“Andy” Anderson, The Red Barn, Chief Hotel Court and Nevada Motel to be added to Boneyard Electrified Sign Offerings in September 2018

Photo available here.

LAS VEGAS (September 2018) – The Neon Museum will significantly expand the number of electrified signs on view in its Boneyard exhibition space when it adds Anderson Dairy’s “Andy” Anderson, The Red Barn, Chief Hotel Court and Nevada Motel signs in September 2018. Along with Dot’s Flowers, installed in the Boneyard this summer, these signs were all previously displayed on Third Street just north of The Fremont Experience but have been in storage in recent years. Installation is set to begin the week of September 17 taking approximately 10 days to complete. Upon completion, the Boneyard will be home to 16 fully restored, electrified signs. The installation will be executed by Federal Heath.

“The addition of these iconic signs helps not only further illuminate our iconic exhibition space, but also enhances the visitor’s experience by adding to the historical breadth represented in the Boneyard,” explains Tracey Sprague, collections manager, Neon Museum. “Each of these new signs has a unique background and origin highlighting how Southern Nevada’s commercial history spans everything—from the wholesome to the salacious.” 

Reservations are recommended for all Neon Museum tours and may be booked online here


“Andy” Anderson – Anderson Dairy Milkman

Anderson Dairy, founded in Las Vegas in 1907, enlarged its dairy plant in the mid-1950s as the population grew in the Las Vegas valley. The new sign for the business was created by YESCO designer Hermon Boernge. Boernge’s design consisted of block lettering and a red and white bull’s eye cabinet with the “Andy” Anderson milkman, the company’s mascot, at the top. The sign was installed on the roof of the new Anderson Dairy facility, and was ultimately taken down during another expansion in 1994. 

The Red Barn

The Red Barn opened in 1958 as an antique store on Tropicana Avenue near Maryland Parkway, and was converted into a bar in the early 1960s. By day, the bar catered to straight customers but served a largely gay clientele at night. By the early 1970s it had evolved into one of the few openly gay bars in Las Vegas. The bar offered drag shows like the popular RB Follies and published the “RB Bag,” one of the earliest gay magazines in Southern Nevada. The Red Barn closed in March 1988 and the building burned down several months later.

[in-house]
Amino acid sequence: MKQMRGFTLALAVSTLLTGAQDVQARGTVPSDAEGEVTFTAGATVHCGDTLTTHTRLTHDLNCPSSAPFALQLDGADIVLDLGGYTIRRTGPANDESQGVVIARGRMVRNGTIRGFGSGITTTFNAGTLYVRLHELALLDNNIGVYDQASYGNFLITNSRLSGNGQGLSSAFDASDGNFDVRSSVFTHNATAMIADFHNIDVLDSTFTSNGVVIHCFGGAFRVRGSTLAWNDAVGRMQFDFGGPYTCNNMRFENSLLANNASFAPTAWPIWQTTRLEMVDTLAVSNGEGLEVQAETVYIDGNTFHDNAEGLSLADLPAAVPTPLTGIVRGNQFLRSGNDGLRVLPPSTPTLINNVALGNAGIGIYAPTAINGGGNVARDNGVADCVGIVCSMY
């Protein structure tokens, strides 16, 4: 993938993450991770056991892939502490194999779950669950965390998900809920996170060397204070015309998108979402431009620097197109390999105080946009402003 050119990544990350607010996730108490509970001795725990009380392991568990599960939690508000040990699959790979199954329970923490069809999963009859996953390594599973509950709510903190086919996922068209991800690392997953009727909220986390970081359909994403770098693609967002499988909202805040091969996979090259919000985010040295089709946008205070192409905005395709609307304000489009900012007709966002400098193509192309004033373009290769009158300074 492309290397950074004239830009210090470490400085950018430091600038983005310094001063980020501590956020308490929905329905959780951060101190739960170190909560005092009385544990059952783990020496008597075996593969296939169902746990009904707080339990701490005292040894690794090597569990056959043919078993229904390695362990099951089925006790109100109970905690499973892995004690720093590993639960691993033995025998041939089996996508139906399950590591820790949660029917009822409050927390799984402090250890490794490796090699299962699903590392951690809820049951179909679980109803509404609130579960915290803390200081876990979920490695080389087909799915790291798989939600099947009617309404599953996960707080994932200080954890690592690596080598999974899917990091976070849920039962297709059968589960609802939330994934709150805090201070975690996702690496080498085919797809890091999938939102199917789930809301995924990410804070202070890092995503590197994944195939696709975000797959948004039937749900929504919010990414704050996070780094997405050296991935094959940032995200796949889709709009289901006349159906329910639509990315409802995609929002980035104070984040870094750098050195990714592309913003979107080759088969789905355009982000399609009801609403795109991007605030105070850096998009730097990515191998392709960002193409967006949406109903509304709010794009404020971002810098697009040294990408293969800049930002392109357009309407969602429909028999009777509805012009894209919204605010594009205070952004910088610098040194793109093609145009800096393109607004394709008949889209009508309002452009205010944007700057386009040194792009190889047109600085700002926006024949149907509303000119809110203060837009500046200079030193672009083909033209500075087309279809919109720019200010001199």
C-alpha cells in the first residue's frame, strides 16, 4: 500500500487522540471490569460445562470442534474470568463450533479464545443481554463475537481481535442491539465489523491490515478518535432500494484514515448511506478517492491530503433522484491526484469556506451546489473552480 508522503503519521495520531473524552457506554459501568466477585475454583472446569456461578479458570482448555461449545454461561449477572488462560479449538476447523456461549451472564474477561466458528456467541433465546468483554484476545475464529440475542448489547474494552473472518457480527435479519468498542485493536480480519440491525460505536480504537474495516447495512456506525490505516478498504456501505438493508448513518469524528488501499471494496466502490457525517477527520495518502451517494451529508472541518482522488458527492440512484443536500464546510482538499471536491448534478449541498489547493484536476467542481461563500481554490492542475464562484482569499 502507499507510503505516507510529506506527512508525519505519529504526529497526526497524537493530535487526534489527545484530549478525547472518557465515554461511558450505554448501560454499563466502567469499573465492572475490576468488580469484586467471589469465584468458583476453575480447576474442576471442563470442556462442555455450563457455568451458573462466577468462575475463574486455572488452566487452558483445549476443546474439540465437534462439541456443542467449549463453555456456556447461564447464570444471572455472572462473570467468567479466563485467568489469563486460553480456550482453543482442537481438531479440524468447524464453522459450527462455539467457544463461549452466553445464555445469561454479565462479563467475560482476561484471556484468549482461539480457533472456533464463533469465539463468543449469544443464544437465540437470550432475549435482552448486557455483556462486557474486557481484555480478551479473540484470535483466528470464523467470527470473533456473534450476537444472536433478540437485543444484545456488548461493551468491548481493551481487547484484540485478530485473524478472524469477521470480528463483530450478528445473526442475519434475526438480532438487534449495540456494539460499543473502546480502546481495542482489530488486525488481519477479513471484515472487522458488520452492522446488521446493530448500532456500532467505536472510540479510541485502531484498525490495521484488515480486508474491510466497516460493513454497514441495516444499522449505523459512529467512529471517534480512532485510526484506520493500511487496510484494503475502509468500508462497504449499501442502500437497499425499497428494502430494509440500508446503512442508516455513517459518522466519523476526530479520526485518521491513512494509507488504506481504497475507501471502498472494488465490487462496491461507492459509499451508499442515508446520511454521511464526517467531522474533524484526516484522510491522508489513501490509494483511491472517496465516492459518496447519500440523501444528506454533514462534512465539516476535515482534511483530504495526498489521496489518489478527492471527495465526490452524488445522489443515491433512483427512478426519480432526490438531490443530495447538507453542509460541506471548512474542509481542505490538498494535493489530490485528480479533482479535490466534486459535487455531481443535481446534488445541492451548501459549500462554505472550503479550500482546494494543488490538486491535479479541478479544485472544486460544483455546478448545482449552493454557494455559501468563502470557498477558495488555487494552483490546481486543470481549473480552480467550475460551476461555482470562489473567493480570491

Chief Hotel Court

The Chief Hotel Court opened in 1939 as the Chief Autel Court on E. Fremont Street, and its c. 1940 sign is among the oldest in Las Vegas. The Chief Hotel Court design is possibly derived from the Atchison, Topeka, and Santa Fe Railroad’s Santa Fe Chief train, as owner Harold J. Stocker’s family had worked for the railroad company. The sign itself is an example of the romantic imagery depicting Native Americans that became prevalent across the nation after the turn of the century, often seen in advertisements and sports teams. The sign depicts a stereotypical Plains Indian motif and inadvertently served to erase the presence of the actual native Paiute people still living in the area. Today, we continue to struggle with the romanticized image of Native Americans. 

Nevada Motel

Among the first crop of motor courts along Las Vegas Blvd. that set the stage for the growth of the Strip, the Nevada Motel added this sign in the early 1950s. It features the Las Vegas Chamber of Commerce’s cowboy character, later known as Vegas Vic, that was used in advertisements as part of their western-themed promotional efforts. 

Dot’s Flowers

Previously on display at the Fremont Street Experience, this sign moved from storage into the Boneyard this past summer. Dot’s Flowers sign is an homage to those who support Las Vegas’ quick and easy wedding industry. The sign was built by YESCO for the flower shop’s opening on S. 5th St (now Las Vegas Blvd) in 1949.  


Founded in 1996, the Neon Museum is a non-profit 501(c)3 organization dedicated to collecting, preserving, studying and exhibiting iconic Las Vegas signs for educational, historic, arts and cultural enrichment. It has been named “Best Museum” by Las Vegas  

Weekly, one of “Sin City’s Best Retro Sites” by MSN, “No. 1 Las Vegas Museum Sure to Entertain and Educate” by USAToday’s 10best.com, “One of the Top 10 Coolest Things You Didn’t Know You Could Do” by Forbes.com, one of the “Top 10 Historic Spots in Las Vegas” by Vegas.com; one of “15 Most Fascinating Museums in the U.S.” by VacationIdea.com; and earns a consistent 4.5 out of 5 rating on TripAdvisor. On its 2.27-acre campus, the Neon Museum houses an outdoor exhibition space known as the Neon Boneyard (“boneyard” is traditionally the name for an area where items no longer in use are stored); the North Gallery, home to the nighttime augmented-reality, audiovisual spectacle, “Brilliant!”; the new Boulevard Gallery outdoor exhibit and event space; and its visitors’ center, housed inside the former La Concha Motel lobby. The museum collection also includes nine restored signs installed as public art throughout downtown Las Vegas and one restored sign on view at the outdoor Fashion Show Plaza on the Las Vegas Strip. Public education, outreach, research, archival preservation and a grant-funded neon sign survey represent a selection of the museum’s ongoing projects. Both the Neon Boneyard and the La Concha Visitors’ Center are located at 770 Las Vegas Blvd. North in Las Vegas. For tour schedules and pricing information, visit NeonMuseum.org. Follow on Facebook, Instagram and Twitter. 


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